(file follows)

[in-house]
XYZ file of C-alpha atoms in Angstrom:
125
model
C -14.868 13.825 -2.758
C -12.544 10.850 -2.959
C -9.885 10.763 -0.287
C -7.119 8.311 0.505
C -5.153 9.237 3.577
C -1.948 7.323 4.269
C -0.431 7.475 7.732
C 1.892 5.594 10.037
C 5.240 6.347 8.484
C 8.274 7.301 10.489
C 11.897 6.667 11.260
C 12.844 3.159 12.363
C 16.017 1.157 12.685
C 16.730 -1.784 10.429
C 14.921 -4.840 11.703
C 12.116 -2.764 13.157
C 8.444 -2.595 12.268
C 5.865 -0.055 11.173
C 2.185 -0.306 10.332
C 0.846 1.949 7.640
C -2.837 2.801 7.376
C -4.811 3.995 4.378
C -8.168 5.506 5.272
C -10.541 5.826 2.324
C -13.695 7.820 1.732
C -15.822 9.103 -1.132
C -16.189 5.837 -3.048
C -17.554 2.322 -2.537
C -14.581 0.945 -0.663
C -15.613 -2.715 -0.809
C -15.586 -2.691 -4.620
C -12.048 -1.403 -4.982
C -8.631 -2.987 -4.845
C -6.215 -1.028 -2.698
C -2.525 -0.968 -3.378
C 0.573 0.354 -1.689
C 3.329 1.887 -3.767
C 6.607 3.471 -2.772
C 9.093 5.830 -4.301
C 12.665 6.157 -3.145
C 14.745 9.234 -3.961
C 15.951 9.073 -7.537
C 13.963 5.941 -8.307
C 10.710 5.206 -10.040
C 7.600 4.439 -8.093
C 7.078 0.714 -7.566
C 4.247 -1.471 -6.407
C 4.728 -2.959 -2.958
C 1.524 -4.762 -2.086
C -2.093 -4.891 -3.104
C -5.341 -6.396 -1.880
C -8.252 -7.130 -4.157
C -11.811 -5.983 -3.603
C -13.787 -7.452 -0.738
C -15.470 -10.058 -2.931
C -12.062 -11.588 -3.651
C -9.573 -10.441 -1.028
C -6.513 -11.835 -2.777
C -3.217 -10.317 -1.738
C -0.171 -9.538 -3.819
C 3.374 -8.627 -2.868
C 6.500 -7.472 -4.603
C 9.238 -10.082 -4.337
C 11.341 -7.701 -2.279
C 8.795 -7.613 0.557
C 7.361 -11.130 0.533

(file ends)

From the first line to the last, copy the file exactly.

[in-house]
XYZ file of C-alpha atoms in Angstrom:
125
model
C -14.868 13.825 -2.758
C -12.544 10.850 -2.959
C -9.885 10.763 -0.287
C -7.119 8.311 0.505
C -5.153 9.237 3.577
C -1.948 7.323 4.269
C -0.431 7.475 7.732
C 1.892 5.594 10.037
C 5.240 6.347 8.484
C 8.274 7.301 10.489
C 11.897 6.667 11.260
C 12.844 3.159 12.363
C 16.017 1.157 12.685
C 16.730 -1.784 10.429
C 14.921 -4.840 11.703
C 12.116 -2.764 13.157
C 8.444 -2.595 12.268
C 5.865 -0.055 11.173
C 2.185 -0.306 10.332
C 0.846 1.949 7.640
C -2.837 2.801 7.376
C -4.811 3.995 4.378
C -8.168 5.506 5.272
C -10.541 5.826 2.324
C -13.695 7.820 1.732
C -15.822 9.103 -1.132
C -16.189 5.837 -3.048
C -17.554 2.322 -2.537
C -14.581 0.945 -0.663
C -15.613 -2.715 -0.809
C -15.586 -2.691 -4.620
C -12.048 -1.403 -4.982
C -8.631 -2.987 -4.845
C -6.215 -1.028 -2.698
C -2.525 -0.968 -3.378
C 0.573 0.354 -1.689
C 3.329 1.887 -3.767
C 6.607 3.471 -2.772
C 9.093 5.830 -4.301
C 12.665 6.157 -3.145
C 14.745 9.234 -3.961
C 15.951 9.073 -7.537
C 13.963 5.941 -8.307
C 10.710 5.206 -10.040
C 7.600 4.439 -8.093
C 7.078 0.714 -7.566
C 4.247 -1.471 -6.407
C 4.728 -2.959 -2.958
C 1.524 -4.762 -2.086
C -2.093 -4.891 -3.104
C -5.341 -6.396 -1.880
C -8.252 -7.130 -4.157
C -11.811 -5.983 -3.603
C -13.787 -7.452 -0.738
C -15.470 -10.058 -2.931
C -12.062 -11.588 -3.651
C -9.573 -10.441 -1.028
C -6.513 -11.835 -2.777
C -3.217 -10.317 -1.738
C -0.171 -9.538 -3.819
C 3.374 -8.627 -2.868
C 6.500 -7.472 -4.603
C 9.238 -10.082 -4.337
C 11.341 -7.701 -2.279
C 8.795 -7.613 0.557
C 7.361 -11.130 0.533